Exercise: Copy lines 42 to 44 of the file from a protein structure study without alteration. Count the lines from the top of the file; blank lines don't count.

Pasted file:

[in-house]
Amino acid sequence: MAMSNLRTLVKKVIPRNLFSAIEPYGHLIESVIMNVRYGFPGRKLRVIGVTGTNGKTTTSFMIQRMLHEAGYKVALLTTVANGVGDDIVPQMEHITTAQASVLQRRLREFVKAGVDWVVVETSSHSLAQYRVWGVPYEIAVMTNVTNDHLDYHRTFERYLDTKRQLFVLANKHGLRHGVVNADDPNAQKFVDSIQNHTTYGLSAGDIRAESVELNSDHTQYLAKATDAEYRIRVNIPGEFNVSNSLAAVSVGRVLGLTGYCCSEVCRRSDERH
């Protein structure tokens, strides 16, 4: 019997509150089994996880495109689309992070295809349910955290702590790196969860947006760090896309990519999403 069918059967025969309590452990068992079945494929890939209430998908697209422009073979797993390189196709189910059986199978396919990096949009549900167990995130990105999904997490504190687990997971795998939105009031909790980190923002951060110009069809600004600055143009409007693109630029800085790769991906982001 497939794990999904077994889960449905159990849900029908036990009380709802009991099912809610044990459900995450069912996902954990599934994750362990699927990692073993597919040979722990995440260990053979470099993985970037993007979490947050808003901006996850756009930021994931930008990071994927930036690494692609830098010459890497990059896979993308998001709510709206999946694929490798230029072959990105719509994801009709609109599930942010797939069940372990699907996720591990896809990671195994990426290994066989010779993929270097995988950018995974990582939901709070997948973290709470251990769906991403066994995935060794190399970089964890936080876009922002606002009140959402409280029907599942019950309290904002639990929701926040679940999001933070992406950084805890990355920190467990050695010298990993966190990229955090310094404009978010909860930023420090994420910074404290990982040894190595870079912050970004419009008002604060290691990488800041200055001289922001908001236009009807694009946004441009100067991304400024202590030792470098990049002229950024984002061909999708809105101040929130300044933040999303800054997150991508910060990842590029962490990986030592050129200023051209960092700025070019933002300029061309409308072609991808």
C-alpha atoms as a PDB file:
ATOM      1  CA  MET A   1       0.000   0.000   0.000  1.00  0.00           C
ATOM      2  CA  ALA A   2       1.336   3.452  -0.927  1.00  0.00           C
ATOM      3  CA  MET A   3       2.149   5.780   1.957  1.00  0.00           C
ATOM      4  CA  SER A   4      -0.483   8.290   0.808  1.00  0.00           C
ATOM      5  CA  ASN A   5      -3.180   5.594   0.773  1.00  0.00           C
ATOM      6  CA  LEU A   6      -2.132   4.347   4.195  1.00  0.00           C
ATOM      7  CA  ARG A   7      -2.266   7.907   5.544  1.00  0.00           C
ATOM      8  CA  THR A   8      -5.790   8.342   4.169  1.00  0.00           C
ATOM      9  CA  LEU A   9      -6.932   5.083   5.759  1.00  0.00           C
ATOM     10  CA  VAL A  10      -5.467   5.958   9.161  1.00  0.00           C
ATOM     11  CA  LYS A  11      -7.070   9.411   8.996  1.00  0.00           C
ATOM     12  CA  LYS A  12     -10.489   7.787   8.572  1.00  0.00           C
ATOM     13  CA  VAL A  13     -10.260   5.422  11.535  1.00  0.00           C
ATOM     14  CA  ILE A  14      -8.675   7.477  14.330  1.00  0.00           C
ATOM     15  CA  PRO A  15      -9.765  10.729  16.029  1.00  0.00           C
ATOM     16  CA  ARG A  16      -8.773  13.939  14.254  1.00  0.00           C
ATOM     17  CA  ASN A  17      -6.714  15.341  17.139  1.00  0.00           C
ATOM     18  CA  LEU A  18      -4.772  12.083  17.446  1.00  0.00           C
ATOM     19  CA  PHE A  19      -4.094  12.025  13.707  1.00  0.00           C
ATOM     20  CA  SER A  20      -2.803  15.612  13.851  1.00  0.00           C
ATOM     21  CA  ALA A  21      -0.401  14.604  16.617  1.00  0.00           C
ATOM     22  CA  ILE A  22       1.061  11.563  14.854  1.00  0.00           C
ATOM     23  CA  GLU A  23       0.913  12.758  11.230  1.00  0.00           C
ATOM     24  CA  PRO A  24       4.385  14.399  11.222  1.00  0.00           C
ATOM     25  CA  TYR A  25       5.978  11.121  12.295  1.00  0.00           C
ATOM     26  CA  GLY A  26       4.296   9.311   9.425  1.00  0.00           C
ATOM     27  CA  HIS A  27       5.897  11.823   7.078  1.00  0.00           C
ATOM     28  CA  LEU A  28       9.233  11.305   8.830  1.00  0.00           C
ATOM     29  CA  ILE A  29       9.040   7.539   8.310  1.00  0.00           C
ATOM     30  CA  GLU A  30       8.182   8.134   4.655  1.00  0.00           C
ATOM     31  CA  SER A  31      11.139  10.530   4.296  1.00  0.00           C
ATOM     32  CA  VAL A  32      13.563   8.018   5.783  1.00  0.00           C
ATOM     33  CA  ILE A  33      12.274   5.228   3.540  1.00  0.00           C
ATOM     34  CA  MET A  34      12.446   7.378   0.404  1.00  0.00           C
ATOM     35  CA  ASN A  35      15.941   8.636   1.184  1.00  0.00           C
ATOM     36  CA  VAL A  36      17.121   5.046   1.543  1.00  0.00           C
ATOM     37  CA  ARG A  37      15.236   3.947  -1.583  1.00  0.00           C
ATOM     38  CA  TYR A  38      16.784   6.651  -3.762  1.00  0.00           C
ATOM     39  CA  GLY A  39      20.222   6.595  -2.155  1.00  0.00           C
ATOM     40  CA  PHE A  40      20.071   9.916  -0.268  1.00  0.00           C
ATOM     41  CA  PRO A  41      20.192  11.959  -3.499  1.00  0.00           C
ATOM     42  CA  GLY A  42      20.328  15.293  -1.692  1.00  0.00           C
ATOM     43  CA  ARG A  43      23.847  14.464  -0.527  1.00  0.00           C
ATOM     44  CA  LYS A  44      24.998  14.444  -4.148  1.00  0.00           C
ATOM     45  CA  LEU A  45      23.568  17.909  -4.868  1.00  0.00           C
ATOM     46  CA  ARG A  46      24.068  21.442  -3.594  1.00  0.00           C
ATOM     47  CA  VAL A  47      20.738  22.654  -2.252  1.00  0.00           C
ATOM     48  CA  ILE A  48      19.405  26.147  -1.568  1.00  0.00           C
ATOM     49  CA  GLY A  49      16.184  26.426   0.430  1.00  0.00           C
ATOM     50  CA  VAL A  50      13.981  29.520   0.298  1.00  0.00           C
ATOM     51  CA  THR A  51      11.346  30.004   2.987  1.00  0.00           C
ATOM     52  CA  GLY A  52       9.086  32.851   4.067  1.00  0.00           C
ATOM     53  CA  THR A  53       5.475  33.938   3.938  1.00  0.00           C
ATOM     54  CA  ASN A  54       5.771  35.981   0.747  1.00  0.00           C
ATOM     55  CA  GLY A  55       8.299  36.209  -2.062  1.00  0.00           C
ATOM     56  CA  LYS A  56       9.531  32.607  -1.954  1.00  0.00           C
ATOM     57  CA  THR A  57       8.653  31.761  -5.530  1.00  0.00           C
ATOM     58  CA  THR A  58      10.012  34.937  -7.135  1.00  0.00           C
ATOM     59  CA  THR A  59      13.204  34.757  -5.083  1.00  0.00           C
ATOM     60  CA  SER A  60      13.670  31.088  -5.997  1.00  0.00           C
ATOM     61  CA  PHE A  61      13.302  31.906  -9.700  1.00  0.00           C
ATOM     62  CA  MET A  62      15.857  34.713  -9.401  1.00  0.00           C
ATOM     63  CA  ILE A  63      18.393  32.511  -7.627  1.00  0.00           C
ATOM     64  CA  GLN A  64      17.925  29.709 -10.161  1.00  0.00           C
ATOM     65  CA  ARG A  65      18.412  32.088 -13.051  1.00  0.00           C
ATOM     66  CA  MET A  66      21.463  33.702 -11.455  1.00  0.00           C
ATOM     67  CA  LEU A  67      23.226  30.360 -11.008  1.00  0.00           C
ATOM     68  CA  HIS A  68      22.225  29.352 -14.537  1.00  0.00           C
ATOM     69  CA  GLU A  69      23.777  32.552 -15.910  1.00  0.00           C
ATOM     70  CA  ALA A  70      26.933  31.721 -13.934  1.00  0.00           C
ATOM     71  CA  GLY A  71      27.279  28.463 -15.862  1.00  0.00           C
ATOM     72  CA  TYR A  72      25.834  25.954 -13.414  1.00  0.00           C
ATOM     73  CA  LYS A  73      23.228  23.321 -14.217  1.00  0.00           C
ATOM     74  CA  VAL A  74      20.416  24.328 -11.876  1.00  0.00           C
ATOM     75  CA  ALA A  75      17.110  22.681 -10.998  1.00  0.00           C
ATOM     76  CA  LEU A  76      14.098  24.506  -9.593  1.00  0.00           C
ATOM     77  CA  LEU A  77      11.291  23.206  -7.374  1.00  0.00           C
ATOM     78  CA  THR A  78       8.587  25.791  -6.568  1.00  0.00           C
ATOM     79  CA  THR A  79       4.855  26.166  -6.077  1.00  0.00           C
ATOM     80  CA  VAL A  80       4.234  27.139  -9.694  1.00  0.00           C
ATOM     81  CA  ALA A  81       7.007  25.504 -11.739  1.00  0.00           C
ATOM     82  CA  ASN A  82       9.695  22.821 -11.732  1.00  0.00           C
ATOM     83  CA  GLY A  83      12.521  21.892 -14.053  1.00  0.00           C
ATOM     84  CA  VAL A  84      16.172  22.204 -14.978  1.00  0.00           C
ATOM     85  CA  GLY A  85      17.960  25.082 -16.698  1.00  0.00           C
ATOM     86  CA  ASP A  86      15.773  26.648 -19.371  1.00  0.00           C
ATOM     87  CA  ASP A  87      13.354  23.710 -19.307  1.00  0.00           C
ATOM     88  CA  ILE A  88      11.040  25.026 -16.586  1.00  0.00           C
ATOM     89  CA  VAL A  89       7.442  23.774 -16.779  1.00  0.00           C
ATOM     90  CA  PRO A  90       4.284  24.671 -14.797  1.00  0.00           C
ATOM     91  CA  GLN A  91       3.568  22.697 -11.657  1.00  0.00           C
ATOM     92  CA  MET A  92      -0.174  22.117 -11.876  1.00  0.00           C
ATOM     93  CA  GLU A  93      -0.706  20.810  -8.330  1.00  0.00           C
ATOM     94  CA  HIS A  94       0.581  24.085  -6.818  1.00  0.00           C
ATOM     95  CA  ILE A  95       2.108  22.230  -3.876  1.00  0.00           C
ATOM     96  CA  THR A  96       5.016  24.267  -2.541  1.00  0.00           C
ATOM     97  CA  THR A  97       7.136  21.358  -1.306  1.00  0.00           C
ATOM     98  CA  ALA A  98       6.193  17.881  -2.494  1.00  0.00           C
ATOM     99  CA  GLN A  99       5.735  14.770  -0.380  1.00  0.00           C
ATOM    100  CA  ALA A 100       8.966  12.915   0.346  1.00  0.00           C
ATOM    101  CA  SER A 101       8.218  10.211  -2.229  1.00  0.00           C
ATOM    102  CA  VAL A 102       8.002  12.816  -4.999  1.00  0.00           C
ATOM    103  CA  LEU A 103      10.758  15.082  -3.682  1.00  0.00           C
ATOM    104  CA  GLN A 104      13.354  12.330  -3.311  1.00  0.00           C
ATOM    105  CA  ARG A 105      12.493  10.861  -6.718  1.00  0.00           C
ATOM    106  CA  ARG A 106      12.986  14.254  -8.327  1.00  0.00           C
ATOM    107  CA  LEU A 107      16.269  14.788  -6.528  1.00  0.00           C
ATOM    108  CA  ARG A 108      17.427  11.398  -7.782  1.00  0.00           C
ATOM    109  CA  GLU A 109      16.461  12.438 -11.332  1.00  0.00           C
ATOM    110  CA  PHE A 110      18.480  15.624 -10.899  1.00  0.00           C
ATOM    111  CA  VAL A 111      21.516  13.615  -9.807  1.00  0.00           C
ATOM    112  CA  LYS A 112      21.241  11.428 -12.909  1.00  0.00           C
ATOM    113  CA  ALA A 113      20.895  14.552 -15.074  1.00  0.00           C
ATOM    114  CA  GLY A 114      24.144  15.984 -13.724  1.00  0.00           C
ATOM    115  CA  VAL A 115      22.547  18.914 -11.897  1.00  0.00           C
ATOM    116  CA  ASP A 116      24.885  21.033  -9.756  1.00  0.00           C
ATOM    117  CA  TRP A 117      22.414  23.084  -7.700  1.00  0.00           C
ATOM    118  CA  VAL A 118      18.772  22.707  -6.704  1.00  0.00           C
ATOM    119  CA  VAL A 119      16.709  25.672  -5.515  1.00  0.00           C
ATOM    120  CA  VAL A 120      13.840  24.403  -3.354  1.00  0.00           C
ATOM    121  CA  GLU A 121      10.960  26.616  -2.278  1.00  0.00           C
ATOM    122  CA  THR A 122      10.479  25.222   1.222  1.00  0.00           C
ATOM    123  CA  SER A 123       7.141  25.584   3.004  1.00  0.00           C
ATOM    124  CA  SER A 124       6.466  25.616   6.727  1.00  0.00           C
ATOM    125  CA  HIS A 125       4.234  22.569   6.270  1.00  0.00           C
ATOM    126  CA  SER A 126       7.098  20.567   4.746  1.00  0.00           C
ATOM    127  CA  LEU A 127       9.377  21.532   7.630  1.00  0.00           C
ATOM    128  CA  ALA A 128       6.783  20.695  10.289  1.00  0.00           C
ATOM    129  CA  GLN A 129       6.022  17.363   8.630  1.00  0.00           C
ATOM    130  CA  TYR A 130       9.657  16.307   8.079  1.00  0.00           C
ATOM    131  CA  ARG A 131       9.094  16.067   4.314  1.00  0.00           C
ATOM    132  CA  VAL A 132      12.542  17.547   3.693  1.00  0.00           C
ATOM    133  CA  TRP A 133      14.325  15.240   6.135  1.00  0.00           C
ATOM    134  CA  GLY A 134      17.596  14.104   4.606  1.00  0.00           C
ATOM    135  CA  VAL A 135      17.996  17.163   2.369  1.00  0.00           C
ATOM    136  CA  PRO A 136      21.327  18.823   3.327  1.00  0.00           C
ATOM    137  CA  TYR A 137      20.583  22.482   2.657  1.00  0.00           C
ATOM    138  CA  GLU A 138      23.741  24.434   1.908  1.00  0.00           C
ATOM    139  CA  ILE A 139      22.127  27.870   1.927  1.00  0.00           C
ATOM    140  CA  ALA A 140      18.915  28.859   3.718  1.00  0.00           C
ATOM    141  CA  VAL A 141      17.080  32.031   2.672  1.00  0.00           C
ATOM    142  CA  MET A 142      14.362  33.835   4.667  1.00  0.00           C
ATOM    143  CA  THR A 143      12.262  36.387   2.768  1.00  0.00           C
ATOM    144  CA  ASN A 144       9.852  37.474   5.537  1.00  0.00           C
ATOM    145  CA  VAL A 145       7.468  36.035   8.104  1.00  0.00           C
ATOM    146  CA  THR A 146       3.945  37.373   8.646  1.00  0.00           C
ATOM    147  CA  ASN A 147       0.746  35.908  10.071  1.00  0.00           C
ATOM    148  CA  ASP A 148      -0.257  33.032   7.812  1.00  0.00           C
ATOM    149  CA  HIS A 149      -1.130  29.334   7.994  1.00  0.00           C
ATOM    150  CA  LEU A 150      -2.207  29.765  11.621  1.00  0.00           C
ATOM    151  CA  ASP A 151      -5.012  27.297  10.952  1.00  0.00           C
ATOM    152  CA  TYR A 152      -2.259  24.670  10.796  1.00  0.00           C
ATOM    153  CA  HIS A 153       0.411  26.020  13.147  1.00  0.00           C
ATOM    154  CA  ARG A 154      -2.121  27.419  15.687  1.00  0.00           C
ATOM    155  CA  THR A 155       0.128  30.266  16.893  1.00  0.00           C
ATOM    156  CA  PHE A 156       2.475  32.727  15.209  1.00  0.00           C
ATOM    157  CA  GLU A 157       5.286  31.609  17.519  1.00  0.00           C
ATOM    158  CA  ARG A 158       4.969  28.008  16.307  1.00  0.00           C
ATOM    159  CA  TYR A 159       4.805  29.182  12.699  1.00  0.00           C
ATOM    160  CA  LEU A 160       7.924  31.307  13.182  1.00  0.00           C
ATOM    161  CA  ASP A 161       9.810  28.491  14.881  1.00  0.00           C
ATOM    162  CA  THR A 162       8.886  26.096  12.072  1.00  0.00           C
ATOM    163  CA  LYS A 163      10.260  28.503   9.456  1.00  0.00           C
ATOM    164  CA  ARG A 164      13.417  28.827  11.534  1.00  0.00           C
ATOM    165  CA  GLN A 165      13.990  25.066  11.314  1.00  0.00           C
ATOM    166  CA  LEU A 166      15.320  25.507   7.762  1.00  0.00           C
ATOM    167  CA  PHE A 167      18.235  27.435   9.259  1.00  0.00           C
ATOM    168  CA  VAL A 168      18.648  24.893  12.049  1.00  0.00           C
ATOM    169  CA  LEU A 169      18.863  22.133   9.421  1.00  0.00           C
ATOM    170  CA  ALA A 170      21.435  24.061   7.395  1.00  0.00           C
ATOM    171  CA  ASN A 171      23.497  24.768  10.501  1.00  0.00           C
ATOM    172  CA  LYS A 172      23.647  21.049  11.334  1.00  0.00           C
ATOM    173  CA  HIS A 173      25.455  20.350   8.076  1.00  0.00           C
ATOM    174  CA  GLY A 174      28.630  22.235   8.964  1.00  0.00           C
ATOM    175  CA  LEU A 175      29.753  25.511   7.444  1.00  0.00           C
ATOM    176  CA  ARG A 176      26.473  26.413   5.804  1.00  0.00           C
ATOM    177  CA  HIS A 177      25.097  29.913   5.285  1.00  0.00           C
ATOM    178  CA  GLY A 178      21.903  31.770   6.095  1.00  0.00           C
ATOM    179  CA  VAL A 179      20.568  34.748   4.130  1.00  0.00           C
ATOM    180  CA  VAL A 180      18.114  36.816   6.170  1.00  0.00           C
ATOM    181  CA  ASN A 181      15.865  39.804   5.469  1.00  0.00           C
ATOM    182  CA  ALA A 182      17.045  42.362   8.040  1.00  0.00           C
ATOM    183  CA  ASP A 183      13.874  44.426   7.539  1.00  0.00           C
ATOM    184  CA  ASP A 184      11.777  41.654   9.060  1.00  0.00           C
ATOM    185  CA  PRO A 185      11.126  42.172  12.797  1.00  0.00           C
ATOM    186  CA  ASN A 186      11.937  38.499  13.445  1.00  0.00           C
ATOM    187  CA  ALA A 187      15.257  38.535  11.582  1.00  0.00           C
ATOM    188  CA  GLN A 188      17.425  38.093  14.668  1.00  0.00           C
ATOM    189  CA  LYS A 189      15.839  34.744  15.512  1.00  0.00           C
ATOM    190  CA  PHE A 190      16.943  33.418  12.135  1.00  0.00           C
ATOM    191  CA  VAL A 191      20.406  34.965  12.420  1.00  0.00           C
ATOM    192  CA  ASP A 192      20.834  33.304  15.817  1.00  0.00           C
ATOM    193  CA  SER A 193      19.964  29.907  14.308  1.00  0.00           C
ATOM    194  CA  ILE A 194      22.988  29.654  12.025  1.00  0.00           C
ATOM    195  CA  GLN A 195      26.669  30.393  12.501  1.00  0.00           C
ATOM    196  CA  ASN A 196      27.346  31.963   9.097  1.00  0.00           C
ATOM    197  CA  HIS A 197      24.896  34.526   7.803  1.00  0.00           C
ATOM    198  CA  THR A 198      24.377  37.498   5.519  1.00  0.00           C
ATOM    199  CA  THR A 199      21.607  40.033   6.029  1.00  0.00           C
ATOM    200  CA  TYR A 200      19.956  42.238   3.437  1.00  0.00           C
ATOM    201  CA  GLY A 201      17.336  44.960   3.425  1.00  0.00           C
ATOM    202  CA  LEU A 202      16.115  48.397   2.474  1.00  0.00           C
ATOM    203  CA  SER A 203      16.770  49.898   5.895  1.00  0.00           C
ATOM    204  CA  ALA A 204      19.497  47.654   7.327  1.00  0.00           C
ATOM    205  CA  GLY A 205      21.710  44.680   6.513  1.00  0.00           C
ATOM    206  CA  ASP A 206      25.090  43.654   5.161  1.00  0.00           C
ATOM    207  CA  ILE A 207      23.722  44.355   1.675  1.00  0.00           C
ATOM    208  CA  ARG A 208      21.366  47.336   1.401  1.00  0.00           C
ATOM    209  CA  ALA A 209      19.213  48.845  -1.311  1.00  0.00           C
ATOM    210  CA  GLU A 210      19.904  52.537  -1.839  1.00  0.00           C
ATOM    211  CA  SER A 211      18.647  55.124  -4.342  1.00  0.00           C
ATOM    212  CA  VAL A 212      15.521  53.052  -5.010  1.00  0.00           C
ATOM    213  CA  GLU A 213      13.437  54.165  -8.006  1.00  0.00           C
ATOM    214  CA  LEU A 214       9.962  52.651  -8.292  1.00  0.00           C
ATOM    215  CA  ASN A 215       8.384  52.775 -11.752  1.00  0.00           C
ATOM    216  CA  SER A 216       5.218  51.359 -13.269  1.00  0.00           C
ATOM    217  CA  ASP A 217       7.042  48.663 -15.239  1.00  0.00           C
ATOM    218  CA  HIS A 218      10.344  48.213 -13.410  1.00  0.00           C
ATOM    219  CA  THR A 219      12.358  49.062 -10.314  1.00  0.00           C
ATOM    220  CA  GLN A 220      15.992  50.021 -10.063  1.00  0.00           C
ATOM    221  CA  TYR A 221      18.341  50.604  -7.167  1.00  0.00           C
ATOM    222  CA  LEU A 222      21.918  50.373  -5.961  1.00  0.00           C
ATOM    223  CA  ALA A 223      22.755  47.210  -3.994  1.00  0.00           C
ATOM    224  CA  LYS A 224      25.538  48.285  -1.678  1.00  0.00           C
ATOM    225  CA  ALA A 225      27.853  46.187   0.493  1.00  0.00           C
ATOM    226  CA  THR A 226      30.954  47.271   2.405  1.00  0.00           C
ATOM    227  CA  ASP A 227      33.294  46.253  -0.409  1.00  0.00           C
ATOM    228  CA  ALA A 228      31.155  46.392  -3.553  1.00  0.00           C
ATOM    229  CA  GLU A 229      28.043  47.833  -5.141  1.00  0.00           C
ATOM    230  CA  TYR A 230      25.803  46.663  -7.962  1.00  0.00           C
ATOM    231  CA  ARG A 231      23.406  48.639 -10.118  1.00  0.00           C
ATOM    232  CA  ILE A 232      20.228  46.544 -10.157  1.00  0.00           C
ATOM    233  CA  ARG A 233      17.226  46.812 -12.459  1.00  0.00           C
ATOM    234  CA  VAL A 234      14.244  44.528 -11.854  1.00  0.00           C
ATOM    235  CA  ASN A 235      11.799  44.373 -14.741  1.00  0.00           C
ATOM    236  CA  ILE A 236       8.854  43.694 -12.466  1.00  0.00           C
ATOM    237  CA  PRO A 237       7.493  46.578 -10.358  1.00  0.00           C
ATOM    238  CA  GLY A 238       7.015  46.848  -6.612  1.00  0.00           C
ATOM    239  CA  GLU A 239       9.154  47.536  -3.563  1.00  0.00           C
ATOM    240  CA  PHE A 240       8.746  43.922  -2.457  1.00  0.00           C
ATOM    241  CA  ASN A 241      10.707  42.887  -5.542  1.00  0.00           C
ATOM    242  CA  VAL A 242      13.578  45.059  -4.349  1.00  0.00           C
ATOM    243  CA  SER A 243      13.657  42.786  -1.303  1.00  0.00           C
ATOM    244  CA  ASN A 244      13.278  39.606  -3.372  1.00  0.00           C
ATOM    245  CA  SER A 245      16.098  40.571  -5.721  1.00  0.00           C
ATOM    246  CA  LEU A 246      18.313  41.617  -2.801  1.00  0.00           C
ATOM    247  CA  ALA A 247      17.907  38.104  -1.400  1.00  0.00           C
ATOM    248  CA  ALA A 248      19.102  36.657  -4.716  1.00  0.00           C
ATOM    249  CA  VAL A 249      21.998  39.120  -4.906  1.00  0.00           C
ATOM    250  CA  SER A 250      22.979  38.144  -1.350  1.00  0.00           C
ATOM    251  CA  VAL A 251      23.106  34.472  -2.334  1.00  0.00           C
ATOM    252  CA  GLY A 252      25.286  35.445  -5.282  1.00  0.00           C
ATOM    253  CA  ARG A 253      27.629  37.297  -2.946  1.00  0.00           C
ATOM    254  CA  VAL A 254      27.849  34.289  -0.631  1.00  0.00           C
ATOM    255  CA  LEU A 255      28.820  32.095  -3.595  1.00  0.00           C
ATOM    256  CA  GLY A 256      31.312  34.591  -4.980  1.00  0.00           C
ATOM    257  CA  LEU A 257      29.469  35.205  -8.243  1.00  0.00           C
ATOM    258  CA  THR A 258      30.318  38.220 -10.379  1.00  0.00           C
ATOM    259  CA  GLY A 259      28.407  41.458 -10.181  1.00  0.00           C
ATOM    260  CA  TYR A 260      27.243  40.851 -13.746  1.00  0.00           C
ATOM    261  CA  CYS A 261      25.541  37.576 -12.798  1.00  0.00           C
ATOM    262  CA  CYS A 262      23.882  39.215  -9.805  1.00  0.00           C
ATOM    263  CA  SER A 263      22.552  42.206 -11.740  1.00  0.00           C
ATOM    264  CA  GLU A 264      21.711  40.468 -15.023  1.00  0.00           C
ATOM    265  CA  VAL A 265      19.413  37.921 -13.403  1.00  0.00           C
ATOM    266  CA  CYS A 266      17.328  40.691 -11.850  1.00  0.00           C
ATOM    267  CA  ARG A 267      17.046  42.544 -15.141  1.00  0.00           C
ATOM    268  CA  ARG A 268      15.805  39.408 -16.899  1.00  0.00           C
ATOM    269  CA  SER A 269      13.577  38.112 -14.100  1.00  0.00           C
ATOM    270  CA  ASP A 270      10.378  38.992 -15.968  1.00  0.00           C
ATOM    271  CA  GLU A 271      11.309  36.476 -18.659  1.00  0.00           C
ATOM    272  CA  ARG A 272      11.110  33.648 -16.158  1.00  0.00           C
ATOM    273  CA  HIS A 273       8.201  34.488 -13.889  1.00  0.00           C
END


ATOM     38  CA  TYR A  38      16.784   6.651  -3.762  1.00  0.00           C
ATOM     39  CA  GLY A  39      20.222   6.595  -2.155  1.00  0.00           C
ATOM     40  CA  PHE A  40      20.071   9.916  -0.268  1.00  0.00           C